Tropical storm warnings issued for Puerto Rico because the file …


“The system is expected to become a tropical storm when it is near the Leeward Islands on Wednesday,” says the National Hurricane Center (NHC).

This prompted tropical storm warnings to be issued for Puerto Rico, Leeward Islands and Virgin Islands.

About Tropical
The tropics is the region of the Earth surrounding the Equator. They are delimited in latitude by the Tropic of Cancer in the Northern Hemisphere at 23°26′11.8″ (or 23.43662°) N and the Tropic of Capricorn in
the Southern Hemisphere at 23°26′11.8″ (or 23.43662°) S; these latitudes correspond to the axial tilt of the Earth. The tropics are also referred to as the tropical zone and the torrid zone (see geographical zone). The tropics include all the areas on the Earth where the Sun contacts a point directly overhead at least once during the solar year (which is a subsolar point) – thus the latitude of the tropics is roughly equal to the angle of the Earth’s axial tilt.
In terms of climate, the tropics receive sunlight that is more direct than the rest of Earth and are generally hotter and wetter. The word “tropical” sometimes refers to this sort of climate rather than to the geographical zone. The tropical zone includes deserts and snow-capped mountains, which are not tropical in the climatic sense. The tropics are distinguished from the other climatic and biomatic regions of Earth, which are the middle latitudes and the polar regions on either side of the equatorial zone.
The tropics constitute 40% of the Earth’s surface area and contain 36% of the Earth’s landmass. As of 2014, the region was home to 40% of the world’s population, and this figure was then projected to reach 50% by 2050.

Tropical storm warnings issued for Puerto Rico as the record …

About warnings
Warning may refer to:

A tropical storm warning was issued for the Dominican Republic, from Cabo Caucedo to the northern border with Haiti.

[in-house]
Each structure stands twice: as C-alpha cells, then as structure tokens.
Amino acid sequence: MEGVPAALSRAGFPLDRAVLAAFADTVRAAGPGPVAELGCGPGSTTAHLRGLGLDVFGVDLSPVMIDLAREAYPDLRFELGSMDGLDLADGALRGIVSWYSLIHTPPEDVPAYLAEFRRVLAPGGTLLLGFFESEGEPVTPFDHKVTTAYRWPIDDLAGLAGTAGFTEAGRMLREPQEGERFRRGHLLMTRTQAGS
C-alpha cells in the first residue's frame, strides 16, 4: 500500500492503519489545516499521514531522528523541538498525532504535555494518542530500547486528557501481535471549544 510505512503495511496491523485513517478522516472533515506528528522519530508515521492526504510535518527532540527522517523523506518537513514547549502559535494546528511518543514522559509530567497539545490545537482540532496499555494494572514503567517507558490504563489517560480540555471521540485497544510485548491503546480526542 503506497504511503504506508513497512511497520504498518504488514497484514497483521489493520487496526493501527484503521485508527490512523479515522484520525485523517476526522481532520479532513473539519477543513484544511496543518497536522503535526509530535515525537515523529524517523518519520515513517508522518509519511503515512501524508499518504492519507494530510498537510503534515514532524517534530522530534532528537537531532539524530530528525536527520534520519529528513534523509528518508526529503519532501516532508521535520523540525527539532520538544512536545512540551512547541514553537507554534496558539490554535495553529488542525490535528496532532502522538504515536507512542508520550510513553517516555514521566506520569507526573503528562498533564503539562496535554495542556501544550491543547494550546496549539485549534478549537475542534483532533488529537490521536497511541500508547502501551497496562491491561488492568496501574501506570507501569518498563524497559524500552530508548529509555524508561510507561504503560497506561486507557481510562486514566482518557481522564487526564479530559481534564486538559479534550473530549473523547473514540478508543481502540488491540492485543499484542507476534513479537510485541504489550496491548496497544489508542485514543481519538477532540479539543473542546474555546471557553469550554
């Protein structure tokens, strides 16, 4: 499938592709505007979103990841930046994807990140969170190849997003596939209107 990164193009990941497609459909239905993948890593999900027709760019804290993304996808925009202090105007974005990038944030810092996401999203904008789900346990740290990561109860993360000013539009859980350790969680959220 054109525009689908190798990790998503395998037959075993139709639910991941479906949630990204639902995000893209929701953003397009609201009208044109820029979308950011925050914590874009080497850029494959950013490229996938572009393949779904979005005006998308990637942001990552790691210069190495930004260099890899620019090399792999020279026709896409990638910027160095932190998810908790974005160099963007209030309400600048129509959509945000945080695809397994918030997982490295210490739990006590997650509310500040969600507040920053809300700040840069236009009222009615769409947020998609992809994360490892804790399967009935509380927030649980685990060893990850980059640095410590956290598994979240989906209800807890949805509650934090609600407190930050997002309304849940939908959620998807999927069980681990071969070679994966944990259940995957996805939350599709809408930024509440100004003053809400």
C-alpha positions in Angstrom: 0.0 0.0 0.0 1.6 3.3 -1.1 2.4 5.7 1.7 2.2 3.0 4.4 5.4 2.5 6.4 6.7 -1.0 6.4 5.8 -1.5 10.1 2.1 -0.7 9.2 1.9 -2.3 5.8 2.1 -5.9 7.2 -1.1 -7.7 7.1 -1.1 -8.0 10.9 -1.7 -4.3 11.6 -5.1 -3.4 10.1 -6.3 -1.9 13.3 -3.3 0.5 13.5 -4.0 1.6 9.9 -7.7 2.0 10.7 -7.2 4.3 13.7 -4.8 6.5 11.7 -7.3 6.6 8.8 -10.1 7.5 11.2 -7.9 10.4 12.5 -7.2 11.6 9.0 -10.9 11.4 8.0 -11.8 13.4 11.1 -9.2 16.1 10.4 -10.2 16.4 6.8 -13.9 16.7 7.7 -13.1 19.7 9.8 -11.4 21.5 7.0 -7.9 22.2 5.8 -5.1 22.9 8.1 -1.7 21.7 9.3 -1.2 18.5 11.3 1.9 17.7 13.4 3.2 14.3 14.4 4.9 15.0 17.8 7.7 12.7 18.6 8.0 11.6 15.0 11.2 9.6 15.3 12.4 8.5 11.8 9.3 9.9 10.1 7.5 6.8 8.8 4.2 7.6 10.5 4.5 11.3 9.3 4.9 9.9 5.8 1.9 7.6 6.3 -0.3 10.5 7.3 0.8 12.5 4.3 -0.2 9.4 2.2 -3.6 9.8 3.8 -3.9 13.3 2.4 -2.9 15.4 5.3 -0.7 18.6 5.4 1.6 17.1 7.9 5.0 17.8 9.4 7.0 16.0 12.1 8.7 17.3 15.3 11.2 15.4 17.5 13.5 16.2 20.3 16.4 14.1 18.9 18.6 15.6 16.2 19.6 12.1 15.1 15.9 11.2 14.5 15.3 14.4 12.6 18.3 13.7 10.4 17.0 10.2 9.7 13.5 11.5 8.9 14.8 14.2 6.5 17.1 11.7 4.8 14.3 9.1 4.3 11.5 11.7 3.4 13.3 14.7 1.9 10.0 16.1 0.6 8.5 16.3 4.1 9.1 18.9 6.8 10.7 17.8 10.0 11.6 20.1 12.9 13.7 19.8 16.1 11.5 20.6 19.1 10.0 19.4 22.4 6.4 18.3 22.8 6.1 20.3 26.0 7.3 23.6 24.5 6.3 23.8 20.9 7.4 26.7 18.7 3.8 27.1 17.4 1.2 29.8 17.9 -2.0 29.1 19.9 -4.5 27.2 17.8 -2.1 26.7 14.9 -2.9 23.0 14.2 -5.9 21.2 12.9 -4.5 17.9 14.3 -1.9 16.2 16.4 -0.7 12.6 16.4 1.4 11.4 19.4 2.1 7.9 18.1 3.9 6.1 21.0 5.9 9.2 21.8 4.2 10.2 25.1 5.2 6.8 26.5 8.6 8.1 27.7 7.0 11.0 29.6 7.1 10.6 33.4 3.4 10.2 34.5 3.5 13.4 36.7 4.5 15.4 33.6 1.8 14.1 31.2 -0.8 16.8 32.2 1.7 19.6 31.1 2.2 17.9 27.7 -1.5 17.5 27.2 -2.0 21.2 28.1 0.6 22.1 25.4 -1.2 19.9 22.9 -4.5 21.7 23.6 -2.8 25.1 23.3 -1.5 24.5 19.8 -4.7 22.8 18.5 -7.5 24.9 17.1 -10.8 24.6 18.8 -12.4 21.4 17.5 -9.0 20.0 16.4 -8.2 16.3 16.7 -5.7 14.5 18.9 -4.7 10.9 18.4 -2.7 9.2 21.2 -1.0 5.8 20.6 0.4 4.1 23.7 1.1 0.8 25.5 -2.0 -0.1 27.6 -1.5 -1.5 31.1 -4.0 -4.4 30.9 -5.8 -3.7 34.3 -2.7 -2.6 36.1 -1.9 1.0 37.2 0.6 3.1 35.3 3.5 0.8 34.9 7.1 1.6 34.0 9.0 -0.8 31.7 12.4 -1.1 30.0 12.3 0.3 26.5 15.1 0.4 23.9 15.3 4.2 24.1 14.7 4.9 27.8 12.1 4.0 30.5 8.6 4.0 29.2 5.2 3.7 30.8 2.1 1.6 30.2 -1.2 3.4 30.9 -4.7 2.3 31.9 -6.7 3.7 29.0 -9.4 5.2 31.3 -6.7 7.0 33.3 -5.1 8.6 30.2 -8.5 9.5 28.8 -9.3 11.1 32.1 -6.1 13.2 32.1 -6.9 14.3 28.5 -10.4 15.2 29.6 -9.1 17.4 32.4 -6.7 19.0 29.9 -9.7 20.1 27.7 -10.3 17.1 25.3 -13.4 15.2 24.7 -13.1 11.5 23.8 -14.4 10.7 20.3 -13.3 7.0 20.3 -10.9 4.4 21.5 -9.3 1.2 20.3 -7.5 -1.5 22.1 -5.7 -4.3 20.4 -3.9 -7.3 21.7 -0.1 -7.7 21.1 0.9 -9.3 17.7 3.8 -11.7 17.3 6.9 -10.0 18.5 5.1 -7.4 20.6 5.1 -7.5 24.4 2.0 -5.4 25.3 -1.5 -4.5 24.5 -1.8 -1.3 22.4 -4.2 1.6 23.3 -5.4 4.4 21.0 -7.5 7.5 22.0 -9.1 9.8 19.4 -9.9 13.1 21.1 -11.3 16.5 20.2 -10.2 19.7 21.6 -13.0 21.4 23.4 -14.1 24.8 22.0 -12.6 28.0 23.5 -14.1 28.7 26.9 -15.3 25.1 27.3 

The storm on Tuesday afternoon was located 435 miles east-southeast of the Leeward Islands and was moving to the west-northwest at about 23 mph.

Tropical storm warnings issued for Puerto Rico as the record …

It will impact the Leeward Islands by Wednesday and Puerto Rico by Wednesday night into Thursday.

It is already delivering tropical storm-force winds of 40 mph that extend 230 miles outward from the center of the storm system. The winds are forecast to increase in intensity.

Rainfall amounts of 3 to 6 inches are likely, with locally up to 10 inches expected over the next few days across the Leeward Islands, Virgin Islands and Puerto Rico. The heavy rain could lead to flash flooding and mudslides.

Why it is being called Potential Tropical Cyclone Nine

It is not a tropical storm quite yet. The reason this is being called “Potential Tropical Cyclone Nine” is that the storm does not have a round center of circulation, says CNN meteorologist Chad Myers. Instead, it is very elongated. “When a circular center finally forms, that is when it will be called a tropical storm.”

Hurricane categories and other terminology explained

By calling it a potential tropical cyclone, it allows countries to issue warnings.

Once it is given the name Isaias — pronounced (ees-ah-EE-as) — it will be the earliest storm to begin with an “I” on record. The previous record was set on August 7, 2005, part of the busiest season to date.

This would continue the record-breaking pace of the 2020 Atlantic hurricane season. Hurricane Hanna smashed the record for the earliest storm with an “H” name by 11 days.

There is uncertainty where and how strong the storm will be when it nears Florida

“Every model that I looked at today develops this area into some form of tropical system and turns it toward or north of Puerto Rico,” Myers said.

Even though the storm won’t threaten land for a few days, the models are consistent in showing the storm tapping into warm waters and strengthening.

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“Rarely do you see the convergence of models like you’re seeing with this next storm,” Myers said. “There’s a consensus with this that the storm is going to do something and that it’s going to get into that Bahamas area.”

But how it interacts over the Leeward Islands and Hispaniola could impact the intensity of the storm.

Hispaniola, the Bahamas, Cuba and Florida should continue to monitor forecasts as changes to both track and intensity are likely, the NHC says.

“It cannot be stressed enough that since the system is still in the formative stage, greater than average uncertainty exists regarding both the short-term and longer-term track and intensity forecasts,” the NHC said.